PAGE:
Attorney General Lori Swanson is asking the Minnesota Public Utilities Commission to roll back an experimental pricing structure for customers of CenterPoint energy's natural gas system.
Swanson said the so-called inverted block rate program was implemented with the best intentions. It was supposed to raise the price of natural gas as people used more to heat their homes and to encourage conservation.
But she said homeowners have a limited ability to conserve and that the plan may have unfairly raised their heating bills.
"We believe, and what our filing says today, is that the PUC ought to study further the impact on ratepayers before its allowed to continue, and in the meantime that the program ought to be suspended."
What's known as a "tiered rate structure" was authorized in state law more than 20 years ago, but was only implemented by CenterPoint last year. State energy legislation passed in 2007 directed the PUC to encourage experiments with non-traditional pricing structures.
Supporters said it would help justify investments in energy conservation. Opponents said market manipulation was the wrong way to accomplish that goal.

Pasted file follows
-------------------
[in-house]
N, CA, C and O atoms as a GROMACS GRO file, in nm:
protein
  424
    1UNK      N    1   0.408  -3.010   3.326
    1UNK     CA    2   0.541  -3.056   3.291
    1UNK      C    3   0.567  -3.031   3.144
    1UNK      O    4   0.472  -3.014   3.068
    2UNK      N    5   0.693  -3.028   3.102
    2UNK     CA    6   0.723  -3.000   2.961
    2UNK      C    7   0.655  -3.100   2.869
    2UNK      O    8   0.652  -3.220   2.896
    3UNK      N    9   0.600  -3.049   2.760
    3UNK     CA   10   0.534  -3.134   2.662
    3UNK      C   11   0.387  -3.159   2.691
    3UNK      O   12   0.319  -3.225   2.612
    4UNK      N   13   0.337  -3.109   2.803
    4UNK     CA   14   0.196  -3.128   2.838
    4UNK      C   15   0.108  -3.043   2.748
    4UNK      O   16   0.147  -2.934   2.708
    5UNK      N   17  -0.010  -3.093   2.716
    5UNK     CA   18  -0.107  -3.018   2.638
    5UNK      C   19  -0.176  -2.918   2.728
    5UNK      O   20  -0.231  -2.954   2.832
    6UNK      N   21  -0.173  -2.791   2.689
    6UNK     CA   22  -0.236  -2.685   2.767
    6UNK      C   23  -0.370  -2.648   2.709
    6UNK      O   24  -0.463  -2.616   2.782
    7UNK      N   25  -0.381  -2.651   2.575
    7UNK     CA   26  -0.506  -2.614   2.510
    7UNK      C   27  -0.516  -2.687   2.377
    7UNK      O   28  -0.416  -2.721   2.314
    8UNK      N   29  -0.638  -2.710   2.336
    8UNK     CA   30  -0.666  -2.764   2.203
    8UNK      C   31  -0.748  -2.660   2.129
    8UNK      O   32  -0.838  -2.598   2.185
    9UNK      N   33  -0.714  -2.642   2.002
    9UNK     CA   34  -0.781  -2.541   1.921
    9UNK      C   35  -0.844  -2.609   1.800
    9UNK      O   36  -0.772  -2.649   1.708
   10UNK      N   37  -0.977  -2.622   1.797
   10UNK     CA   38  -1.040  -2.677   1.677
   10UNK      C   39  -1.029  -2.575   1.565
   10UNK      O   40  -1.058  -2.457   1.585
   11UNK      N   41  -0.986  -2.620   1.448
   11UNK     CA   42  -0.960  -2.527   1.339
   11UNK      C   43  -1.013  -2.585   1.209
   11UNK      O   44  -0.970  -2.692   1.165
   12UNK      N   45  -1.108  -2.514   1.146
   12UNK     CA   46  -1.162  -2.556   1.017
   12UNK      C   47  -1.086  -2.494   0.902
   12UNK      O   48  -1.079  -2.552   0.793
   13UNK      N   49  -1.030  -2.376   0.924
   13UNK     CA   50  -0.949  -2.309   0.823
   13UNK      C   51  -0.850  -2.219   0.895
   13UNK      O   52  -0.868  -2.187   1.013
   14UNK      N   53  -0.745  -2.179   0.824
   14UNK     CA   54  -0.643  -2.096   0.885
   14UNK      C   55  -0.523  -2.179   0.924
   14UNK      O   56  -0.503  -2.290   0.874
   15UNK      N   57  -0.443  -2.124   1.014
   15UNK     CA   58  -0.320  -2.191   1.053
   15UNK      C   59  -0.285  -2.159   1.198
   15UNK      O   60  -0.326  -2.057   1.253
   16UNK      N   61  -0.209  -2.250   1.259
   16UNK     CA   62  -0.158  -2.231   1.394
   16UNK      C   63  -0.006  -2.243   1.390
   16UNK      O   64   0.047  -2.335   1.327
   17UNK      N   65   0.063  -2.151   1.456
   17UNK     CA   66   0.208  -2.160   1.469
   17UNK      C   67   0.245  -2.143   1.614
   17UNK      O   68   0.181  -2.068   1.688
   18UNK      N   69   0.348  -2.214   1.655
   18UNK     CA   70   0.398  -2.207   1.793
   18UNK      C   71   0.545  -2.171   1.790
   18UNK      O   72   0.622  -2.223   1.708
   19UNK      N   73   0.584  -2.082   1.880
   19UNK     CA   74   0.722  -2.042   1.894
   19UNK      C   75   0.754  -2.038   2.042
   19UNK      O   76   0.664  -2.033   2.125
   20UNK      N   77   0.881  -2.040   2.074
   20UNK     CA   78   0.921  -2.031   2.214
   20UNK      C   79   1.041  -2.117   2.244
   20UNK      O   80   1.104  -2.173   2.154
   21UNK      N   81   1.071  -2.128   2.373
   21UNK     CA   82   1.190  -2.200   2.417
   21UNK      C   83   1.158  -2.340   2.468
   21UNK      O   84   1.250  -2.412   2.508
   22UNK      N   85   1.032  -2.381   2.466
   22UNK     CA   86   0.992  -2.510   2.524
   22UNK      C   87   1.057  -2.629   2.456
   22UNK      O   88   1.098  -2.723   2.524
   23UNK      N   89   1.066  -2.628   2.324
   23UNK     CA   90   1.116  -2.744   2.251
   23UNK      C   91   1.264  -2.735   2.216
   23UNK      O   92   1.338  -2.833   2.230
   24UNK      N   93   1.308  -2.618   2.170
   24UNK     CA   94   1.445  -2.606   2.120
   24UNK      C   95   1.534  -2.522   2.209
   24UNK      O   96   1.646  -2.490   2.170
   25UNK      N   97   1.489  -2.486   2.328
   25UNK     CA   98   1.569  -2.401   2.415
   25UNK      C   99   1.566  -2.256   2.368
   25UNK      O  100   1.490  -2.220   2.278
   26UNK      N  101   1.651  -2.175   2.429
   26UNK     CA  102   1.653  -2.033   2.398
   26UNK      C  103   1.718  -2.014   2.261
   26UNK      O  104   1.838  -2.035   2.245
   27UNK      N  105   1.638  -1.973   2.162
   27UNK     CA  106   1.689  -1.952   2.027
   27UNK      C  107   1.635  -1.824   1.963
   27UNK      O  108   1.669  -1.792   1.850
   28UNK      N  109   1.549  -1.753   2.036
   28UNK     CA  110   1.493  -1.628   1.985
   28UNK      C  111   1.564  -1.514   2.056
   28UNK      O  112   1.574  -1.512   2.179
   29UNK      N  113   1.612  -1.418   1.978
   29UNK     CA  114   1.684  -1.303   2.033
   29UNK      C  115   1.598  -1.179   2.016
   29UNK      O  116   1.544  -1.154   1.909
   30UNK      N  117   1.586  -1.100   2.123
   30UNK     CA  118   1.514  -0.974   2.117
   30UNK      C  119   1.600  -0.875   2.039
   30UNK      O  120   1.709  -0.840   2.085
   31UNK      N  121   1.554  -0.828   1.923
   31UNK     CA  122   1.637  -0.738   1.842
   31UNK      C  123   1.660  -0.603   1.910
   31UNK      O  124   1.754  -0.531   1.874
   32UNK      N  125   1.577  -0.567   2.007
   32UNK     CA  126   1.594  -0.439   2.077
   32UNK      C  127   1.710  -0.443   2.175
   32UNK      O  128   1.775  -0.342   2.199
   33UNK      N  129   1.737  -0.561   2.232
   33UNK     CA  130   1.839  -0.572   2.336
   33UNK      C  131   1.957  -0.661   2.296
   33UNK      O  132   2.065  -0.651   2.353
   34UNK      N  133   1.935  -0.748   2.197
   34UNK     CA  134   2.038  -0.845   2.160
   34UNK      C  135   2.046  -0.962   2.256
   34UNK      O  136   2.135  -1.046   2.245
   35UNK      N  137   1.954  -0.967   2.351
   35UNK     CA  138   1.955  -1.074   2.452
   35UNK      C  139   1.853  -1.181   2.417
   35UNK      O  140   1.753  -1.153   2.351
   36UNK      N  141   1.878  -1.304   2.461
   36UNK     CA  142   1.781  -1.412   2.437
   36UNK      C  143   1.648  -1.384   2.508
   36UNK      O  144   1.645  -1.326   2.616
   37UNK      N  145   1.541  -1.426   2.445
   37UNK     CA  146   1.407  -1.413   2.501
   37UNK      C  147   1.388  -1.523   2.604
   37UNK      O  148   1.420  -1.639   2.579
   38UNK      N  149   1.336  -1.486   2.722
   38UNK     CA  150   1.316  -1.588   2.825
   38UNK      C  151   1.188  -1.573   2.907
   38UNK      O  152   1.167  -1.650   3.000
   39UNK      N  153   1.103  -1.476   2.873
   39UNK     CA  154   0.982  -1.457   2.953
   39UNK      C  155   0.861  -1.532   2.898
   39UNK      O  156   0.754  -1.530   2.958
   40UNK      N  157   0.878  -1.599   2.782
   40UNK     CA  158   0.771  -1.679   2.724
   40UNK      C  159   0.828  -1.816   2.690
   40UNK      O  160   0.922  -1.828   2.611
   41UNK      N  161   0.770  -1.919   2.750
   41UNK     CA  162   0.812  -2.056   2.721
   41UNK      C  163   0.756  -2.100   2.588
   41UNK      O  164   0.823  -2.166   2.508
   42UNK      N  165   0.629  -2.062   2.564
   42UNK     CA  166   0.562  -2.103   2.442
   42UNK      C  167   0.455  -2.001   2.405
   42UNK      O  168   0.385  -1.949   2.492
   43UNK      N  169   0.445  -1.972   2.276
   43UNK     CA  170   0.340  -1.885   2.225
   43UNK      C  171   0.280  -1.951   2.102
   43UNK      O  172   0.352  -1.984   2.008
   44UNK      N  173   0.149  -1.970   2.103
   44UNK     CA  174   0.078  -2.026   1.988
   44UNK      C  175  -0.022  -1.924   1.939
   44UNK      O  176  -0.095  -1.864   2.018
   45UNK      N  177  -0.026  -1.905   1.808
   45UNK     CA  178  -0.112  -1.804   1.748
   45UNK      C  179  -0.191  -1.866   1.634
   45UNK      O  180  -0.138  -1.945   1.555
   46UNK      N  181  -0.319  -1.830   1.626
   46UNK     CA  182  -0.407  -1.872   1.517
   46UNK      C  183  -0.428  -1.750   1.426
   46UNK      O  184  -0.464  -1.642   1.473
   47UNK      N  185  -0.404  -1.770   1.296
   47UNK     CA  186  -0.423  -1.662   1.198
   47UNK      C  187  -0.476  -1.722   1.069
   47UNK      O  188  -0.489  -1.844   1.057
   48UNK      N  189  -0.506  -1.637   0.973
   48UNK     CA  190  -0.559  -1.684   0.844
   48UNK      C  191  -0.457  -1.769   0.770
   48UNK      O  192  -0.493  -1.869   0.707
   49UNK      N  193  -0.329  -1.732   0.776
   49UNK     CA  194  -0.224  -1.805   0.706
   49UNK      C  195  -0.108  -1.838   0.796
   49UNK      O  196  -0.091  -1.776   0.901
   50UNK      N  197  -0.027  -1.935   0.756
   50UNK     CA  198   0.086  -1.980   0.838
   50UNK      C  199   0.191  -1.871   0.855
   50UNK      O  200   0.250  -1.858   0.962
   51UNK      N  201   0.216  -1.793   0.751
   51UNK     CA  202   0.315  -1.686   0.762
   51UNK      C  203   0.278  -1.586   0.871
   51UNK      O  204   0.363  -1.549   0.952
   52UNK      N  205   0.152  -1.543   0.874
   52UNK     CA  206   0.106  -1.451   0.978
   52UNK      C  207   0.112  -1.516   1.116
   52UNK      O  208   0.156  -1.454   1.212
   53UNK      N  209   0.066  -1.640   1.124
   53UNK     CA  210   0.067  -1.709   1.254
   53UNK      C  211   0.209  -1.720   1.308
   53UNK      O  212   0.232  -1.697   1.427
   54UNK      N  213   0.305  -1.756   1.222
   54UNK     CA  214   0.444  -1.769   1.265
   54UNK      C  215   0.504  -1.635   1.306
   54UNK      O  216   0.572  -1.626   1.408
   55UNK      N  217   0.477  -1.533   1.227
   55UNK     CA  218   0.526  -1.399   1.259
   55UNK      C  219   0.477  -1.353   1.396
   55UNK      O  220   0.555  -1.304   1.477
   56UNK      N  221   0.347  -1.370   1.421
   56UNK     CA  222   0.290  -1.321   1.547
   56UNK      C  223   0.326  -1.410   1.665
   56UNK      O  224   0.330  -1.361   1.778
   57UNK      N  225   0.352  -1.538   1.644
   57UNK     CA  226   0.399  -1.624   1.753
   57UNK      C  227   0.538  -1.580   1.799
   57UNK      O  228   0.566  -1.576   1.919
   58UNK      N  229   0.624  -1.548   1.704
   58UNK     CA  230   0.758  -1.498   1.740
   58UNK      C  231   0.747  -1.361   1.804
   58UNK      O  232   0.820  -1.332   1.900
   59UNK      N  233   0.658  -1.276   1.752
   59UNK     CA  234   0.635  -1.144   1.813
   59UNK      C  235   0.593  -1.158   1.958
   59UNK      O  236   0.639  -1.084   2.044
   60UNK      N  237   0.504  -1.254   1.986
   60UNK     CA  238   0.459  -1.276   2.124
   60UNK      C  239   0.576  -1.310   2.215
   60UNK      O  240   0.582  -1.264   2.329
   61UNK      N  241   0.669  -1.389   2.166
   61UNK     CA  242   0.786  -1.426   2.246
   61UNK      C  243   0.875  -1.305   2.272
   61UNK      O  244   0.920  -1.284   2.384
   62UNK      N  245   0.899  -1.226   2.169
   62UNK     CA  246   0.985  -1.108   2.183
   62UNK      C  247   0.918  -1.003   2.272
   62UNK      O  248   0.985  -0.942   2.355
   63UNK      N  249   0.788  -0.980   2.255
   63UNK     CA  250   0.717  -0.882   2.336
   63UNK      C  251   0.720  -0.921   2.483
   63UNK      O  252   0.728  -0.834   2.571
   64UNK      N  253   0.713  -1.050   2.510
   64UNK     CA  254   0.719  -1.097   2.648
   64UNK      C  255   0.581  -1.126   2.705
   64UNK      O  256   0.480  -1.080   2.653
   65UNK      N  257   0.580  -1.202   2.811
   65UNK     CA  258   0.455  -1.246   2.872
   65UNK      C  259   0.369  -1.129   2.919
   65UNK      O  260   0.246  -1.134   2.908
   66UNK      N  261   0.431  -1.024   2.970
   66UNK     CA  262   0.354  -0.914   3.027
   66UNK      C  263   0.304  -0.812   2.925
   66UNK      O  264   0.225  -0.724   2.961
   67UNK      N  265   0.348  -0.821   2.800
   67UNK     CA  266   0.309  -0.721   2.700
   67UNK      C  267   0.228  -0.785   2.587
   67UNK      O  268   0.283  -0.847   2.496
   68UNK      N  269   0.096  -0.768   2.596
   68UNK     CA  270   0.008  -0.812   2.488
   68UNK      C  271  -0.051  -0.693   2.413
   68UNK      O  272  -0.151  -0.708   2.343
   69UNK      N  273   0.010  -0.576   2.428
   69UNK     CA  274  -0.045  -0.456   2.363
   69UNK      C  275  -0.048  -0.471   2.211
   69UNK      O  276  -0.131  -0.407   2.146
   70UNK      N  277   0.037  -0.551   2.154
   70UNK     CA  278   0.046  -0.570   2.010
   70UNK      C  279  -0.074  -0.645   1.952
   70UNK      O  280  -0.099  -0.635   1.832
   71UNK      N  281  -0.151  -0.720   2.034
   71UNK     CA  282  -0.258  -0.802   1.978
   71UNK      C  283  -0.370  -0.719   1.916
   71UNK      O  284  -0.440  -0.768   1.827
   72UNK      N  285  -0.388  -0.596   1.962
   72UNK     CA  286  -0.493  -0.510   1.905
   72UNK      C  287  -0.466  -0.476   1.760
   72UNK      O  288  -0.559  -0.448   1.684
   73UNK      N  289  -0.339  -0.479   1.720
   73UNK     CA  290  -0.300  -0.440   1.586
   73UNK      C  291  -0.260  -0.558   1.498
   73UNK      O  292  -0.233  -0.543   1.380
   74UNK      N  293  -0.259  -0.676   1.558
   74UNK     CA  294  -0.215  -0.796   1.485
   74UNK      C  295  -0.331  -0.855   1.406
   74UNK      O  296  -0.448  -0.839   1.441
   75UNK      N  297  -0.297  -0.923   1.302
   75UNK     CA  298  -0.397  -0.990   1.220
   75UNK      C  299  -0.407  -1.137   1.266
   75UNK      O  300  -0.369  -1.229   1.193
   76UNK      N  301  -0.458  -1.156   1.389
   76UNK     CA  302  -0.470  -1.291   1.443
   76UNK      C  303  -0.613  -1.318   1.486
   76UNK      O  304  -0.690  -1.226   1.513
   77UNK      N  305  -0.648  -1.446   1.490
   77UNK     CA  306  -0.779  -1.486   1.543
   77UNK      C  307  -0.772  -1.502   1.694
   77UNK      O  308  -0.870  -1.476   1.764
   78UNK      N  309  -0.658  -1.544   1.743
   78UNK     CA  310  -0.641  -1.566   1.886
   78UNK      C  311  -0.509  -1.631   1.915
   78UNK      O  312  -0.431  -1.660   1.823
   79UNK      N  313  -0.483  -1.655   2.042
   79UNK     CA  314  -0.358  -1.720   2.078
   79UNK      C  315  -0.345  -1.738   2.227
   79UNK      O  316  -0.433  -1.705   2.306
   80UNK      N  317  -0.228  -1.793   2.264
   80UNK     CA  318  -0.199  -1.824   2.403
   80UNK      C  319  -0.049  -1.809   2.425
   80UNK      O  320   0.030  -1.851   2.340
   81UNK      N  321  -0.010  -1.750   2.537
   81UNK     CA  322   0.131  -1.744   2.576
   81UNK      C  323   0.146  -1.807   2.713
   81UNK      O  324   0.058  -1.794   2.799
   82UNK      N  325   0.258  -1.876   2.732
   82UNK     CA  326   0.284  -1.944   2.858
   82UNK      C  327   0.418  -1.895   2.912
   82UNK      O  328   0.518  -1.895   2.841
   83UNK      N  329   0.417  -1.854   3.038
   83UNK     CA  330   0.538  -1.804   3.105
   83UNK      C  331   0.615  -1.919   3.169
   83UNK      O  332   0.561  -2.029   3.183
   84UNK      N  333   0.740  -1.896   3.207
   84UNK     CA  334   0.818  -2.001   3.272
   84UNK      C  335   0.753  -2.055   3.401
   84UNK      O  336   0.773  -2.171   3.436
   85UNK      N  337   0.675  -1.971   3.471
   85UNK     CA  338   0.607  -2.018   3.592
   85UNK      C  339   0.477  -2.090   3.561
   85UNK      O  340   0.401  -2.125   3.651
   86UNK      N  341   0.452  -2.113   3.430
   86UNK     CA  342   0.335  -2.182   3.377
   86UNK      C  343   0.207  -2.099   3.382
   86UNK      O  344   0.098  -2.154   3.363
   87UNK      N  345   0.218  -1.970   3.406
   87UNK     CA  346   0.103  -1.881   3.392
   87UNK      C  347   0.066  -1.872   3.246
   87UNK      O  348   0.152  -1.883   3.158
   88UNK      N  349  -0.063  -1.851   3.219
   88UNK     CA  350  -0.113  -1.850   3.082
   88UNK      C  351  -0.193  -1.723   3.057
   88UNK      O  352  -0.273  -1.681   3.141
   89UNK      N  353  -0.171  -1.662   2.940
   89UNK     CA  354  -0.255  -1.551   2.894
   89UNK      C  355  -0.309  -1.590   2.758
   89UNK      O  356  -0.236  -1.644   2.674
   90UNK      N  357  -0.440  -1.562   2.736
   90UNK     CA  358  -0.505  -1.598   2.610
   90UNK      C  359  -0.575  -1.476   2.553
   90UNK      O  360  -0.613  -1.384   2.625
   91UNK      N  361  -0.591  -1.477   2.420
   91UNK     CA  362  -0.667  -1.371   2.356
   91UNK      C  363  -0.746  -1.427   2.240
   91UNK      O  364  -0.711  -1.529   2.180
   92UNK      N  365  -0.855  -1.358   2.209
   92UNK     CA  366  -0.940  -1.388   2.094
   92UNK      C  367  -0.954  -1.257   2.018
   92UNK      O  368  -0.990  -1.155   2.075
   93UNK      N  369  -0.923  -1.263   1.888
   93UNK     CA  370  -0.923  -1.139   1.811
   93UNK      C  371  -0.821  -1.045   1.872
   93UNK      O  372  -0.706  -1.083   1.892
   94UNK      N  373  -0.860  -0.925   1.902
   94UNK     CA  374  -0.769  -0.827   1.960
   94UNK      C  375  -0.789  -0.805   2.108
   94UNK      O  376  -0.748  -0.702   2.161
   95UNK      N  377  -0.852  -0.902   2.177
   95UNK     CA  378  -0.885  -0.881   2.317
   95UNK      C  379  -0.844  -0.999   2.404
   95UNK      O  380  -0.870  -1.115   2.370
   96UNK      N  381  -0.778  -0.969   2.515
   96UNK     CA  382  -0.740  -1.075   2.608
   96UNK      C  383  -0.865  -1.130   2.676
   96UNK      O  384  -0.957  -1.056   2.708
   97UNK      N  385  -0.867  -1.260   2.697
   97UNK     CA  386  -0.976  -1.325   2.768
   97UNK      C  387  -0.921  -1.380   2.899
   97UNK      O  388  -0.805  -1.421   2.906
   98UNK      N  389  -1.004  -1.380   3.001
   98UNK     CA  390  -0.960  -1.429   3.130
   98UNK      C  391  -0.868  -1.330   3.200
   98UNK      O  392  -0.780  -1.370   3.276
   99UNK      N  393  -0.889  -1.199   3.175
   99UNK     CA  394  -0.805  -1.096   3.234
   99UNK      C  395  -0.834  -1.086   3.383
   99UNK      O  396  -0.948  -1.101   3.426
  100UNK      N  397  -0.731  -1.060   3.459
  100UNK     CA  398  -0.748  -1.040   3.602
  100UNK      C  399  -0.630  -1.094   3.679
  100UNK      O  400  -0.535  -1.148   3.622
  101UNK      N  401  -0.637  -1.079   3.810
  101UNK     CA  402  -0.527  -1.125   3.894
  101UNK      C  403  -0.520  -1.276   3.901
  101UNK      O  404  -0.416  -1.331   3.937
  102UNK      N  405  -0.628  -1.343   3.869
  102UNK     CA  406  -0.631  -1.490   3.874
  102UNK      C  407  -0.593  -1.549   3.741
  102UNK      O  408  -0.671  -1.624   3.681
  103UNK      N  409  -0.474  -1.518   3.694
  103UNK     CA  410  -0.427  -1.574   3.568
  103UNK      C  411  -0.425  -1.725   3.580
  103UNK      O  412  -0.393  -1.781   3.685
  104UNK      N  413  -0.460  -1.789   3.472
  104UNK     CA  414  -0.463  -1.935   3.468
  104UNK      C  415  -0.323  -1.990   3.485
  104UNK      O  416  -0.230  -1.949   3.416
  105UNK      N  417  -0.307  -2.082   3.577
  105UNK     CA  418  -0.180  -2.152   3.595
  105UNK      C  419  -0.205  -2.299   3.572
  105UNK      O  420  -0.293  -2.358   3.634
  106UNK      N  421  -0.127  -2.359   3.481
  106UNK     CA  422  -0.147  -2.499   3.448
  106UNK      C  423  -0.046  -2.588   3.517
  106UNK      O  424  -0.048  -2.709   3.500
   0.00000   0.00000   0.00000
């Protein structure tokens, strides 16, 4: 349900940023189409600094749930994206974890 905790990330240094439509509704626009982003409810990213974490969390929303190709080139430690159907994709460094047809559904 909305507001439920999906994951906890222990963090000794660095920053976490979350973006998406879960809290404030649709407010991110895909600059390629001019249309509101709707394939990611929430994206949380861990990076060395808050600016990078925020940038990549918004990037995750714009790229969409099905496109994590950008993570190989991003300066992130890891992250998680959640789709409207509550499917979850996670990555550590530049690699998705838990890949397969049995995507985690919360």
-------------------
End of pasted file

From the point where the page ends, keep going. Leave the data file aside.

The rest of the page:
The experiment turned out to be an unpleasant surprise for some homeowners. The attorney general said some paid hundreds of dollars more to heat their house this winter because of the system.
One couple affected is Lloyd and Carol White of Minneapolis.
"Almost all of us have done good window treatments, and we have a new efficiency boiler for our furnace, and a new water heater," said Carol White, a piano teacher. "You know, we've done all of that and still our bills are higher."
The attorney general said up to 20 percent of CenterPoint customers, more than 140,000 households, might see higher bills because of the new rates.
Swanson also said that her office was also looking into potential manipulation of billing by CenterPoint. She said the new rates were accompanied by longer billing cycles that would put more gas on a single bill, and move some customers into a higher rate.
Swanson said she wanted CenterPoint to consider refunds for customers who might have been affected by that situation, although she wasn't asking for refunds based on the tiered rate structure alone.
CenterPoint energy spokeswoman Becca Virden said that the company was looking at the attorney general's request to the Public Utilities Commission.
"The program was actually originally designed to send price signals, and once we have an opportunity to review the attorney general's comments, we will respond accordingly and follow the regulatory process."
The Public Utilities Commission is also taking public comments on the price plan through June 6, and will likely have a meeting on the subject in late summer.